July 16, 2020
California Federation of Republican Women
Sue Blair, President
By Elaine Freeman, CFRW Legislative Analyst
PROPOSITION 18 – This ballot measure allows 17-year-old citizens to register to vote, and to cast a ballot if they turn 18 prior to the election itself. This ballot amends Section 2 of Article II of the California Constitution. Those in favor include Kevin Mullin (D-22) and Californika Association of Student Councils. In opposition is the Election Integrity Project California, Inc.
The argument for the prop is these citizens would be 18 and eligible before they vote. Argument against is they are still in school as seniors and have not had experience of issues and are under the direction of teachers and possibly family. There has been no money raised on either the “for” or “against” group.
It should be noted that 18 other states have this law.
PROPOSITION 21 – Rent Control This measure amends the Costa-Hawkins Rental Housing Act which was passed in 1995 and allowed local governments to have rent control, except on housing that was first occupied after 02/02/1995 and housing with distinct titles such as condos, townhouses or single family. This proposition would allow local jurisdictions to establish rent control on residential properties up to 15% over 3 years from previous tenant’s rent above any increase allowed by local ordinance. In accordance with California law, provides that rent-control policies may not violate landlords’ right to a fair financial return on their property.
In 2018 the voters rejected Proposition 10 by 52% which would have allowed local governments to adopt rent control on any type of rental housing. AB 1482 was signed by Governor Newsom which controls rents by capping annual rent increases by 5% plus inflation. This bill includes exemptions for housing built in the past 15 years and some single-family homes. PROPOSITION 21 is not needed since there are already laws that allow local government to enact rent control and there is State-wide legislation. For more information click HERE.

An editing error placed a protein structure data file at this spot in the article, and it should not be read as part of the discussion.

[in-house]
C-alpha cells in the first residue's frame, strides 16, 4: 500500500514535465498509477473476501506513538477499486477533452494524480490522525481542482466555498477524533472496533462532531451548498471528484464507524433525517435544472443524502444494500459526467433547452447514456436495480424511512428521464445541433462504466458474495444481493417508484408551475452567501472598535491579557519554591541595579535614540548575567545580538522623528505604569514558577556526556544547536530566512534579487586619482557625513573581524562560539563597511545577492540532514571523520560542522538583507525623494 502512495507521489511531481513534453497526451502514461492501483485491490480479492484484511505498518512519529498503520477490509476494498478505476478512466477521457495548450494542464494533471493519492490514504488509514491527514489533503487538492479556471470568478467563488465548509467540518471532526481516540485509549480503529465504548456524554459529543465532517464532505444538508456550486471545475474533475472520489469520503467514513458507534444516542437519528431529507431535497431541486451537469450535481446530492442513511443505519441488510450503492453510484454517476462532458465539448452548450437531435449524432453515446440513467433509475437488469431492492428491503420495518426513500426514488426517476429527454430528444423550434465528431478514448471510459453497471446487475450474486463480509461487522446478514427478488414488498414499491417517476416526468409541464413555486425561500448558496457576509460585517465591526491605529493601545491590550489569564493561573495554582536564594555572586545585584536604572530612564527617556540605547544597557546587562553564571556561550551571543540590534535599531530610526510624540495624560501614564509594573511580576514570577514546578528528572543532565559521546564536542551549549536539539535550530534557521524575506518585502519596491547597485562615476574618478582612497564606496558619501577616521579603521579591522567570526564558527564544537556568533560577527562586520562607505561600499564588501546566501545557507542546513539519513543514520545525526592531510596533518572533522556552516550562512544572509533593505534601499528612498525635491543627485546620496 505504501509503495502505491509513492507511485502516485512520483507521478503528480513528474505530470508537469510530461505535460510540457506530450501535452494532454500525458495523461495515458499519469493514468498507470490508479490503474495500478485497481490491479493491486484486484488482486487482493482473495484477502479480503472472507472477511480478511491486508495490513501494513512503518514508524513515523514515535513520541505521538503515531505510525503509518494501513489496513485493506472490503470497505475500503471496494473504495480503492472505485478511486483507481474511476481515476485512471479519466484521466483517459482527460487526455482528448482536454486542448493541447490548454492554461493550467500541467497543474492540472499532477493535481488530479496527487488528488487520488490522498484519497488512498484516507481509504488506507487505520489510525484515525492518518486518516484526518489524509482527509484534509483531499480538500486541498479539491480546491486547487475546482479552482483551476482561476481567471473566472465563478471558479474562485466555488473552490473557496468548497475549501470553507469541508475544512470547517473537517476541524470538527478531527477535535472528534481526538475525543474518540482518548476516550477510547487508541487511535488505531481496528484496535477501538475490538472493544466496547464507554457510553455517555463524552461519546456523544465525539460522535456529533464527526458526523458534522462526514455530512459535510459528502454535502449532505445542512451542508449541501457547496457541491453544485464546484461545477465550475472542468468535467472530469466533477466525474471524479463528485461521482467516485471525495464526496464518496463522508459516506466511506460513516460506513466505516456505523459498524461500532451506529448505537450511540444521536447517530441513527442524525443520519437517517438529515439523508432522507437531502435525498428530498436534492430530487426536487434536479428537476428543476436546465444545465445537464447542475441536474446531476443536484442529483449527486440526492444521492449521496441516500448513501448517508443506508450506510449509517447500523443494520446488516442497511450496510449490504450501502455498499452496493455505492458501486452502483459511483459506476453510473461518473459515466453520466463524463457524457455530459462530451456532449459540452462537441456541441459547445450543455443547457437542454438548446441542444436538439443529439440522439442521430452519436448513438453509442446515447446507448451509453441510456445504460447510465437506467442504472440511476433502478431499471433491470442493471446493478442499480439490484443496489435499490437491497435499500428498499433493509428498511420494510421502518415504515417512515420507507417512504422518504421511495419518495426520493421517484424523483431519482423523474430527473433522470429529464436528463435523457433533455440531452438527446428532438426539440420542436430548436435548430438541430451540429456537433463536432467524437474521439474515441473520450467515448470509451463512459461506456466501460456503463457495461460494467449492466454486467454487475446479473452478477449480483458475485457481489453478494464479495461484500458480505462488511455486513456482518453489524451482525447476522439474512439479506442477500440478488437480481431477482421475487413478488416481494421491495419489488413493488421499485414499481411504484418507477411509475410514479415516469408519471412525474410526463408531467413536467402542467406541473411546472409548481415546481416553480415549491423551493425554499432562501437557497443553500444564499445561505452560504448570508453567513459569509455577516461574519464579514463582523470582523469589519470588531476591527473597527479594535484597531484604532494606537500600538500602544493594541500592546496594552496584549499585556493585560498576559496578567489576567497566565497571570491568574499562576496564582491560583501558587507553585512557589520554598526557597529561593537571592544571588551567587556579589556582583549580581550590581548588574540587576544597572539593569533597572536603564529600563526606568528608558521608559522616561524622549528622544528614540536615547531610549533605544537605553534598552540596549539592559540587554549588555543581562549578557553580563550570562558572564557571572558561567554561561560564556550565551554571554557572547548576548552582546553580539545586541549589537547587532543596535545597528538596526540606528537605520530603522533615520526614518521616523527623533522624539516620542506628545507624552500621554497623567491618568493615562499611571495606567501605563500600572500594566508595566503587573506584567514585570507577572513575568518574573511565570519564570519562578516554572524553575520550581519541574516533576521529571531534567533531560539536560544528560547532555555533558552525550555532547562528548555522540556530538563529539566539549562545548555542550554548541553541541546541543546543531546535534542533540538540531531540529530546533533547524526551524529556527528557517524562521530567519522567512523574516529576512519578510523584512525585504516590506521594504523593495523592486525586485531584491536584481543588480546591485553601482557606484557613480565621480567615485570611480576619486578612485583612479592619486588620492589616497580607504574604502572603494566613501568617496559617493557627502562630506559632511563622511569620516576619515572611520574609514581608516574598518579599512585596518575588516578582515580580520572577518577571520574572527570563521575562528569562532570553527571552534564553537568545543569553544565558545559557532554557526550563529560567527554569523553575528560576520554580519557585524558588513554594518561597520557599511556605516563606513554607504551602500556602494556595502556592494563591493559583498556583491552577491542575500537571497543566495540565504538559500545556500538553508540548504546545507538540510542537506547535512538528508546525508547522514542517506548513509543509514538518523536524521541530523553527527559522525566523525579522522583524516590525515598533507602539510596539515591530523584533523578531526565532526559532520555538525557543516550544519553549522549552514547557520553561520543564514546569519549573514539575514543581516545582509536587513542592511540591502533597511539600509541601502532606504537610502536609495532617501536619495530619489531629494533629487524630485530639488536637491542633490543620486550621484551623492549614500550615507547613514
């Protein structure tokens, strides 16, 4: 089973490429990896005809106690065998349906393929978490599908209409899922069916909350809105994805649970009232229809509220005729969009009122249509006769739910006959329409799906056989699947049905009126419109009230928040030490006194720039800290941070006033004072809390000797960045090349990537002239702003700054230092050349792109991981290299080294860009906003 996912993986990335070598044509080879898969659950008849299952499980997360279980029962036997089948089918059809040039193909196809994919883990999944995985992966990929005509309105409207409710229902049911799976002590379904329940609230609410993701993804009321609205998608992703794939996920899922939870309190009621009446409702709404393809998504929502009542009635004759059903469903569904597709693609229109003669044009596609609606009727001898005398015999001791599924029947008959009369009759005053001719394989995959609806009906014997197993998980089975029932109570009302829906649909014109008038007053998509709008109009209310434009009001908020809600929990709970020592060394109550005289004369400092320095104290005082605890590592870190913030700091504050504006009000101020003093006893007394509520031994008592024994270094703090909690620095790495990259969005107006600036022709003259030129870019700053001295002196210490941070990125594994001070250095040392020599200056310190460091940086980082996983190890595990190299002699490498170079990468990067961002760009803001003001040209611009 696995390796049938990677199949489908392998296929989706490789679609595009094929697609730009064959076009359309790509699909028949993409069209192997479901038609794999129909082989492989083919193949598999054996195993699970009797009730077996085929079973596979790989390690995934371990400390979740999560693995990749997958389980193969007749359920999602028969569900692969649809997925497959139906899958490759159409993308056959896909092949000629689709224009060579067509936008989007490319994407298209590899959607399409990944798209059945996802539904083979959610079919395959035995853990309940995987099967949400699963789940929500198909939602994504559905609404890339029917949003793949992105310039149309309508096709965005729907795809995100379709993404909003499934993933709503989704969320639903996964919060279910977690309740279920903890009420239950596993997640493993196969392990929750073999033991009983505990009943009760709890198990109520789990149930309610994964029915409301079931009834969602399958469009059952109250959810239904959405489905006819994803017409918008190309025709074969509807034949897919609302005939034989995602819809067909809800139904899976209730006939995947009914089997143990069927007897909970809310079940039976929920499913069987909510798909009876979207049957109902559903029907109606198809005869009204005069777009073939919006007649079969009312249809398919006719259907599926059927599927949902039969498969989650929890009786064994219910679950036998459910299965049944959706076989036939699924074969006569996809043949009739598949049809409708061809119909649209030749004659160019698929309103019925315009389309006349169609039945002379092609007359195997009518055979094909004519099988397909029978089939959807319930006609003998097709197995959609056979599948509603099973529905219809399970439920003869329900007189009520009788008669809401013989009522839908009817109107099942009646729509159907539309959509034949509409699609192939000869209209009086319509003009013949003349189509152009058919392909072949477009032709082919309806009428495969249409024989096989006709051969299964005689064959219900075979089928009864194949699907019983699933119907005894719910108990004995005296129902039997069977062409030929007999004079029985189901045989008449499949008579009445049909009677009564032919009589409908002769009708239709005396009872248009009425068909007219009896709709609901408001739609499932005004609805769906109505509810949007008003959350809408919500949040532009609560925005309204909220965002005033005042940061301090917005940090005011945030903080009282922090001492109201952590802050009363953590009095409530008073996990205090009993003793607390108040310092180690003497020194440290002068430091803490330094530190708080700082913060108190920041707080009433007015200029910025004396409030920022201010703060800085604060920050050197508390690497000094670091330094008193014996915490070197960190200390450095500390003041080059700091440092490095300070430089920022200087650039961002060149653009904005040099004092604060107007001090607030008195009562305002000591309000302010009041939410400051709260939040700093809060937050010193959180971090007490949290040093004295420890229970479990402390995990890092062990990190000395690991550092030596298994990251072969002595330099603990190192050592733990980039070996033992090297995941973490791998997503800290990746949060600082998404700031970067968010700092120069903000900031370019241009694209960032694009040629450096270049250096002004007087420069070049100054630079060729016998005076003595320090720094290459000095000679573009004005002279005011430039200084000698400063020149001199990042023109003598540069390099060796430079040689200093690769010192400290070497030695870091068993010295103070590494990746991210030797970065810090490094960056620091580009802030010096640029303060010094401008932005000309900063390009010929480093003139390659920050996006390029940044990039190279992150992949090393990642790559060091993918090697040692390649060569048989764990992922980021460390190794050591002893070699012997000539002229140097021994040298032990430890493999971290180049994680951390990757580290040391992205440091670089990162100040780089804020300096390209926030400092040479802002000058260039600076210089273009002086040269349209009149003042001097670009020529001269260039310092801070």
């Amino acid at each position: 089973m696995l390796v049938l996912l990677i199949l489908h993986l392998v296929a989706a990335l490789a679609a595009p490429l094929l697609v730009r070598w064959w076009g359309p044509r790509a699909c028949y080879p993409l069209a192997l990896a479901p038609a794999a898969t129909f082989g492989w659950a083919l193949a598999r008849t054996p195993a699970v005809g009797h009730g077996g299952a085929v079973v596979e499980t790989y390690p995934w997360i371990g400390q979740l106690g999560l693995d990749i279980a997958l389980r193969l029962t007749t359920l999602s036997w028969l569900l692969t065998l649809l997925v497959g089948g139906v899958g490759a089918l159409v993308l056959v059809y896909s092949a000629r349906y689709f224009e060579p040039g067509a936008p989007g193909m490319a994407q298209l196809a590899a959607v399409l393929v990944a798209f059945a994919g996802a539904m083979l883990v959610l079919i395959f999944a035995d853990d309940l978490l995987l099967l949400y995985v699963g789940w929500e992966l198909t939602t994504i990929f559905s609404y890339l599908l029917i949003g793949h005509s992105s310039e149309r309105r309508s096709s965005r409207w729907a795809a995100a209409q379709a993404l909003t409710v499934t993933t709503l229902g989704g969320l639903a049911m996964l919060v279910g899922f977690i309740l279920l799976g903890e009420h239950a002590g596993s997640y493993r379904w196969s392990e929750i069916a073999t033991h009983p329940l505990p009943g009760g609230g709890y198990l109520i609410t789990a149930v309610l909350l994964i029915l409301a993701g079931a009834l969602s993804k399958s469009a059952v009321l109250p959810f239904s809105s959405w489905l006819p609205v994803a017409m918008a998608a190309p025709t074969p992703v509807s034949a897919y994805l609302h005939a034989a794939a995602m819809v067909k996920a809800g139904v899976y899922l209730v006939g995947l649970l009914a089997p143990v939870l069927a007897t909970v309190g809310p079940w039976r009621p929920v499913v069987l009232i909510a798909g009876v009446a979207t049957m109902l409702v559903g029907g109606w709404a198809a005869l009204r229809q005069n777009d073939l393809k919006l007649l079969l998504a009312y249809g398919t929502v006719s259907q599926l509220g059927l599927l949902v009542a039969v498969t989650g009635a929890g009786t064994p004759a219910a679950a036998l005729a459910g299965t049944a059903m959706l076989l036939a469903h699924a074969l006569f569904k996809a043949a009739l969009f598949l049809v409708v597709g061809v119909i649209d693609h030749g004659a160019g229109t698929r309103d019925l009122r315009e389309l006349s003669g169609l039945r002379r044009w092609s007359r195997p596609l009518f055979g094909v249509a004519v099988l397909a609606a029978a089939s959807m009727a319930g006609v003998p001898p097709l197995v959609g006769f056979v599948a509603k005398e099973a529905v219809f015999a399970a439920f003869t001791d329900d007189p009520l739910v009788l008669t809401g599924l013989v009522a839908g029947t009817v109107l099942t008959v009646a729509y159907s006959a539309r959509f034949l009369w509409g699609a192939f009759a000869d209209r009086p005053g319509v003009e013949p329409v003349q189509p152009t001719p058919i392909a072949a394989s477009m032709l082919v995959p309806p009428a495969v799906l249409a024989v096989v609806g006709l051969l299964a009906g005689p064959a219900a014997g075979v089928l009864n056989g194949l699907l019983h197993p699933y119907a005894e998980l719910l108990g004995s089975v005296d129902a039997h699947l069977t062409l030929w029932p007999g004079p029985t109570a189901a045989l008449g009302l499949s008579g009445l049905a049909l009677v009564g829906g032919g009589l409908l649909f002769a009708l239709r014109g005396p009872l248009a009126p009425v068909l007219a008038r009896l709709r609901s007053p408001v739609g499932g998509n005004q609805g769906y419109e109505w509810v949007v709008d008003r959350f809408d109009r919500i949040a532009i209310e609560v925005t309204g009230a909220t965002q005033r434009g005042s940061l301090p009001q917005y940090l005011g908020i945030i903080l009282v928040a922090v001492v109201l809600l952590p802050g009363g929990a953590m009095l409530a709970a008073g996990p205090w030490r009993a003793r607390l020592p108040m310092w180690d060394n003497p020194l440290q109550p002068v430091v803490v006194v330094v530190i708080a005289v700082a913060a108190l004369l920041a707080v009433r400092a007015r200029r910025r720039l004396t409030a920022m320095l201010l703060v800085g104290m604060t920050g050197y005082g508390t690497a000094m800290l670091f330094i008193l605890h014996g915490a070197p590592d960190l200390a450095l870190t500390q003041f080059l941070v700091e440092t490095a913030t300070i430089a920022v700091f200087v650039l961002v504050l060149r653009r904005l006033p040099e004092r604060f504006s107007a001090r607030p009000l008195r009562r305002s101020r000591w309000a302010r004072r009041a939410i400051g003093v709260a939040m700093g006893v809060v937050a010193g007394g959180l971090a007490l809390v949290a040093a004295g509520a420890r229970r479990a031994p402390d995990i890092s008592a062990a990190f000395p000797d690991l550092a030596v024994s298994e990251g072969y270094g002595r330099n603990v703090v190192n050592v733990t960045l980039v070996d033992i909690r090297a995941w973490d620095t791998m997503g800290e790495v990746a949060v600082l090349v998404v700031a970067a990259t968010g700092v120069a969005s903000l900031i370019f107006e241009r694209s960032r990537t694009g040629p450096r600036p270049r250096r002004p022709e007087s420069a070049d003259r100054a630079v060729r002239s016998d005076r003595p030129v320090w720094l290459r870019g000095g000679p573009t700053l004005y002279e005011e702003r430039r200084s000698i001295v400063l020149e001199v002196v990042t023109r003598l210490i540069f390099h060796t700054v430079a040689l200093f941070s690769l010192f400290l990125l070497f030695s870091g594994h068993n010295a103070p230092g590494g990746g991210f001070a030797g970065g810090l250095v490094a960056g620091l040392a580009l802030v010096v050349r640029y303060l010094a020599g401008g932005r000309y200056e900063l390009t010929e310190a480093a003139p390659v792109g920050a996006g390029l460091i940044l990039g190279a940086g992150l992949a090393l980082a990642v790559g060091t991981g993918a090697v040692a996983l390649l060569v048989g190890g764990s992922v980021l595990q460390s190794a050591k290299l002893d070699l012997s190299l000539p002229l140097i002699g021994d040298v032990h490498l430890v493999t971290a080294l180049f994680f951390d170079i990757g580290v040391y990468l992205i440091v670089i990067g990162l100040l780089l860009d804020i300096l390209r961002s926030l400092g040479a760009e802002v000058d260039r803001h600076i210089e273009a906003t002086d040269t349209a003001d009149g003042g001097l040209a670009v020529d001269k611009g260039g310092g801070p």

PROPOSITION 22 – App Based Drivers as Contractors & Labor Policies Initiative – This proposition is a result of AB 5, a bill pushed by the unions. The goal was to eliminate contract workers by making them employees. App drivers were not the only affected industry. The Screen Writers Guild and the Trucking Association, just to name a few of the industries that have sued; as did Uber and Lyft. Many attempts were made during this legislative session to amend the bill to exempt certain workers. Other examples of affected workers include people who work for Park & Recreation agencies that provide classes such as dance for 10 weeks. They are contract employees, but it is not clear in the legislation if they need to be employees. Contract workers like writers and truck drivers, work on a project by project basis and prefer contract work. Because of the constraints of the virus, most of these bills are dead until next year.
Uber, Lyft and DoorDash had the money to gather signatures to have this ballot measure so the companies could continue to operate with contract employees. This Proposition would enact labor and wage policies specific to app-based drivers and companies with minimum wage requirements and 30 cents a mile, limited hours during a 24-hour period, health care, occupational accident, and life insurance.
Those in favor have raised $110,693,520, in opposition $690,000. Those in opposition include The Coalition to Protect Riders & Drivers, Joe Biden, Kamala Harris, Elizabeth Warren and the California Labor Federation and Transport Workers of America (Cab drivers). Those in favor are the Lyft, Uber and DoorDash employees.